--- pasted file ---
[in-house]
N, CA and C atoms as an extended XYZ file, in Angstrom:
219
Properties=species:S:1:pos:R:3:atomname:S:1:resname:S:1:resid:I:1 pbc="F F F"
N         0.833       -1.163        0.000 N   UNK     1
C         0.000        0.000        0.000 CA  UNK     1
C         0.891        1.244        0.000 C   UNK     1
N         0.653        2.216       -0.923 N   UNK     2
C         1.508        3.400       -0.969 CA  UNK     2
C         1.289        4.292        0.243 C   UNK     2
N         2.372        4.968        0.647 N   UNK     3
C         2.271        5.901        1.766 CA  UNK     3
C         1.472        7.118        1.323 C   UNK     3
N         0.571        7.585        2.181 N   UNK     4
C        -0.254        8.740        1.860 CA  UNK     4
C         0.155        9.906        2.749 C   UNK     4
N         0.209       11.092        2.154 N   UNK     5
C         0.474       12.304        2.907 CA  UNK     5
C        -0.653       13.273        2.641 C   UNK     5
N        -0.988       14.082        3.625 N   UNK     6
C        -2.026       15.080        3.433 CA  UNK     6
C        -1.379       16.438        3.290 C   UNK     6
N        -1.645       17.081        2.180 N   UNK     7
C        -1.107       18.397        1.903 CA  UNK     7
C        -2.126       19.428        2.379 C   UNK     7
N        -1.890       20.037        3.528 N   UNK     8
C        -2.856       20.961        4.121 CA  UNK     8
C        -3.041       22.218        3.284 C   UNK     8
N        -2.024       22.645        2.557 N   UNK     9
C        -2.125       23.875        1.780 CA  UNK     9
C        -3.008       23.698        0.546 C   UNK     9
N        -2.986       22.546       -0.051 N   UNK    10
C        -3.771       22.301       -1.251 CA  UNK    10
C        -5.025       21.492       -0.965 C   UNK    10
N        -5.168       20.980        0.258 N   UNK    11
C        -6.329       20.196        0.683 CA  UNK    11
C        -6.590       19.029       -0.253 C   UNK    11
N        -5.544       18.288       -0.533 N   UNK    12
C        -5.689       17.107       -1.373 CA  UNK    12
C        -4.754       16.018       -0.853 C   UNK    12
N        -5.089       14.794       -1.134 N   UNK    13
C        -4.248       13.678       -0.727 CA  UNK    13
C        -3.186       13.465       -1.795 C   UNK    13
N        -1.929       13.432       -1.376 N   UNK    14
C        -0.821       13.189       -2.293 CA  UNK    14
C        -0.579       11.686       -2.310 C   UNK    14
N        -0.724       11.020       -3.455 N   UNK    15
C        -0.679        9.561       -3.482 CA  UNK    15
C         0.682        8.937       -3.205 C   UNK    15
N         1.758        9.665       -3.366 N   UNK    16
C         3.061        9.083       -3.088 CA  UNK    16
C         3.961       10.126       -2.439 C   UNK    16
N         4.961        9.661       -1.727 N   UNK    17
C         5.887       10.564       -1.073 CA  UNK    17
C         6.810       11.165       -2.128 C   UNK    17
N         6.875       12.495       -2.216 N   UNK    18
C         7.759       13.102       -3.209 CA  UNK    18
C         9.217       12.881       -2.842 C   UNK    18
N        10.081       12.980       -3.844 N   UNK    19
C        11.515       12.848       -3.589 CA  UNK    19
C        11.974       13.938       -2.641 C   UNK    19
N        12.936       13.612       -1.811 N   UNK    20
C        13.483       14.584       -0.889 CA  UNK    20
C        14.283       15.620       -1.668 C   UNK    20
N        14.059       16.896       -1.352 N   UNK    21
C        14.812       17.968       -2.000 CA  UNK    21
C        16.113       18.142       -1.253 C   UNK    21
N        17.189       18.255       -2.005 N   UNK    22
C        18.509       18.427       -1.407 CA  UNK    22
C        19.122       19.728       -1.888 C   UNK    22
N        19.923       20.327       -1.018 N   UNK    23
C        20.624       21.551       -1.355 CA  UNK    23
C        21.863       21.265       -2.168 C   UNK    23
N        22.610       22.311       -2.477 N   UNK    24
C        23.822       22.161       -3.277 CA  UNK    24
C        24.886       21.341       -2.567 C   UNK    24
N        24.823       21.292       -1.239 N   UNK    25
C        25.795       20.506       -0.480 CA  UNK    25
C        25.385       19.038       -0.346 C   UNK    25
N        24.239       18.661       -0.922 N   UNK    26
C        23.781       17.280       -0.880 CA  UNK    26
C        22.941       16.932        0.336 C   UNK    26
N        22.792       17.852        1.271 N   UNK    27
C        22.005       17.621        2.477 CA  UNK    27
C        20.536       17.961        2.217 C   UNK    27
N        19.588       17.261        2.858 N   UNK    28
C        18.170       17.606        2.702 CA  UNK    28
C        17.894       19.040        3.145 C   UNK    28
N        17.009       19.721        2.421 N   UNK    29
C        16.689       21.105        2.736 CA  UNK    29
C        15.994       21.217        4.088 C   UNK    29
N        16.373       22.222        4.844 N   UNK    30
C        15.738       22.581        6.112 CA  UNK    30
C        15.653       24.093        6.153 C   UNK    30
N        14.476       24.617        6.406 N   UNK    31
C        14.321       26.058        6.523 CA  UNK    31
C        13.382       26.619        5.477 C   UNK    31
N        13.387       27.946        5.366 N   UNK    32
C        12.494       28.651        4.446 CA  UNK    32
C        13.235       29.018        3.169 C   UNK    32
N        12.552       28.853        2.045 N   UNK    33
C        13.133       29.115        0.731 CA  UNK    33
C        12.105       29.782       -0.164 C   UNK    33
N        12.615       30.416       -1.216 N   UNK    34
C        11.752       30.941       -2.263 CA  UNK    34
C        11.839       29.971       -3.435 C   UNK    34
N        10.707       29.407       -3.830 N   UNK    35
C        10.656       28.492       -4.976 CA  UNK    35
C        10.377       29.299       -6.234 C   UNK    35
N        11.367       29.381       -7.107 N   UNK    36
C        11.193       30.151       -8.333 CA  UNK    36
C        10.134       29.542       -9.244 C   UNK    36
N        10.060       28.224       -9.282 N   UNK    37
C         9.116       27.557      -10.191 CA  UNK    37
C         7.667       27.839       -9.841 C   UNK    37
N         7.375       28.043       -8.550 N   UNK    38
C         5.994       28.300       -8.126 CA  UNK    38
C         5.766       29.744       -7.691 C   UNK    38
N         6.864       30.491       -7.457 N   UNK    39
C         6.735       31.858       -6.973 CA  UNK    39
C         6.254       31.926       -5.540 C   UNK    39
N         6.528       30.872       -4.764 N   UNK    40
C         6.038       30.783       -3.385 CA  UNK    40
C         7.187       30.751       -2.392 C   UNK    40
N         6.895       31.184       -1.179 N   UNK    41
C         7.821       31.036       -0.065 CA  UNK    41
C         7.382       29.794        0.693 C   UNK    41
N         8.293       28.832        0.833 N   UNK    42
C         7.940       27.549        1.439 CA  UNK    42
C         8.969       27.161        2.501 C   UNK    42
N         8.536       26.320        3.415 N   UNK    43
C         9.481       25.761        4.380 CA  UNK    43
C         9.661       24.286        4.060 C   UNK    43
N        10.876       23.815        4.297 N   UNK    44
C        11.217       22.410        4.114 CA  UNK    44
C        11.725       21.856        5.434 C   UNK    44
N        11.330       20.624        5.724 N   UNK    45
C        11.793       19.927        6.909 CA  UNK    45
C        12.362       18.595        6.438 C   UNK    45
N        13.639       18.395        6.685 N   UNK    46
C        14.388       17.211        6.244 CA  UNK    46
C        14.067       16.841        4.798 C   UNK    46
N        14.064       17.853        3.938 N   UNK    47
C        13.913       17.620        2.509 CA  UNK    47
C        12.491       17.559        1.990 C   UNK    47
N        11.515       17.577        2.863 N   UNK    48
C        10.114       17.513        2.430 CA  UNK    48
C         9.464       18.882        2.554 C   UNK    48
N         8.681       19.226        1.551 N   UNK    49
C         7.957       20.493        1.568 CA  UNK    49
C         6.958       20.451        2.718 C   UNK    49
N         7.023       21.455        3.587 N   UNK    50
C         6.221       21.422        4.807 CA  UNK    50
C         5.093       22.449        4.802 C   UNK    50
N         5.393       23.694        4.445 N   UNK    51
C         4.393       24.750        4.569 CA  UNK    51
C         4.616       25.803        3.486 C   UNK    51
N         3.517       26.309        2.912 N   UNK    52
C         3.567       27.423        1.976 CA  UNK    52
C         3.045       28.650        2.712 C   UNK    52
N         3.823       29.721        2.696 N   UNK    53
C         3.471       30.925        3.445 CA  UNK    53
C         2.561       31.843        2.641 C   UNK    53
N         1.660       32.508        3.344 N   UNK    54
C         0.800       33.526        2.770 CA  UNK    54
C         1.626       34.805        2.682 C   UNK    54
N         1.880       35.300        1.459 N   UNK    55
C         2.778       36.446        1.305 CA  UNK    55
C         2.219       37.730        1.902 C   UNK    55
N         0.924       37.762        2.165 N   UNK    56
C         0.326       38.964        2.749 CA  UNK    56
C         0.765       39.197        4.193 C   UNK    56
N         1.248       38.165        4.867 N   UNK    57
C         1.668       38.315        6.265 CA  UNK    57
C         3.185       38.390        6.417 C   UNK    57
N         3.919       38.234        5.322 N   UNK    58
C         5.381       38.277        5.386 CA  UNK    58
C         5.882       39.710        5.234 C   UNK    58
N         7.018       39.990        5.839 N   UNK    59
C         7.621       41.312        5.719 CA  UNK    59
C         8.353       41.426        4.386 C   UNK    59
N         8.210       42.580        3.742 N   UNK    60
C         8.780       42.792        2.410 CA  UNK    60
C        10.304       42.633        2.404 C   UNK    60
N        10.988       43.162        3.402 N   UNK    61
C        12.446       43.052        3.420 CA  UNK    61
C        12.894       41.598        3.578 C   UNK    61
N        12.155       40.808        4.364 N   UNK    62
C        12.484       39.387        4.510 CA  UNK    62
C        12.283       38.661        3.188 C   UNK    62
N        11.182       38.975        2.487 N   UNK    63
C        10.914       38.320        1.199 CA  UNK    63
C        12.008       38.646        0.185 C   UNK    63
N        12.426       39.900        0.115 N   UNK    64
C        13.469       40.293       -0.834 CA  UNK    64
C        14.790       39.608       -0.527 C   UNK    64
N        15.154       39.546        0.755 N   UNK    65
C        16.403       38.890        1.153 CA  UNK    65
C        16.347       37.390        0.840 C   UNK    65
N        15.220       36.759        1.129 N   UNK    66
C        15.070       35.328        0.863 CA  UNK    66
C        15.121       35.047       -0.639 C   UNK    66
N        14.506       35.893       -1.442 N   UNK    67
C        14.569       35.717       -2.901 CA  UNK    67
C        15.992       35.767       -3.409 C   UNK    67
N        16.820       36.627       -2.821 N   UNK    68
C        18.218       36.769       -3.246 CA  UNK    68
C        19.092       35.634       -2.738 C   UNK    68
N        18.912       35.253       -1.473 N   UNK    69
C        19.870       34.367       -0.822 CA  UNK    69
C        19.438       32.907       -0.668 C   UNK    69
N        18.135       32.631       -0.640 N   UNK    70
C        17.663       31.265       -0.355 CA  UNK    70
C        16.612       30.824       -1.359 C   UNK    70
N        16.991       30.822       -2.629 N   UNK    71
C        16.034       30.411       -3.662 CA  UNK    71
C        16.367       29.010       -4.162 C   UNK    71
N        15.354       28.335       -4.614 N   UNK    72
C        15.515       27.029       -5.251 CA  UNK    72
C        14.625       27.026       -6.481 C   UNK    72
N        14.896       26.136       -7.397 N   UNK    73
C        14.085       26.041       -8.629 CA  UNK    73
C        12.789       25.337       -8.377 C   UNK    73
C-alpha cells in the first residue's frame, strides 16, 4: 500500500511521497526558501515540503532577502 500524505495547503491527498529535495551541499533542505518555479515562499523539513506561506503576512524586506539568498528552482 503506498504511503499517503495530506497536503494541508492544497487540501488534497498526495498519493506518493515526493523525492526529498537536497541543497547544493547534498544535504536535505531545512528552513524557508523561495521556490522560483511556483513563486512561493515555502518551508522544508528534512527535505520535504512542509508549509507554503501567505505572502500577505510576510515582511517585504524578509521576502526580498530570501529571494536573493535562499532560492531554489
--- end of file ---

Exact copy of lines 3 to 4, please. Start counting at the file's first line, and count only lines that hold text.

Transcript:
219
Properties=species:S:1:pos:R:3:atomname:S:1:resname:S:1:resid:I:1 pbc="F F F"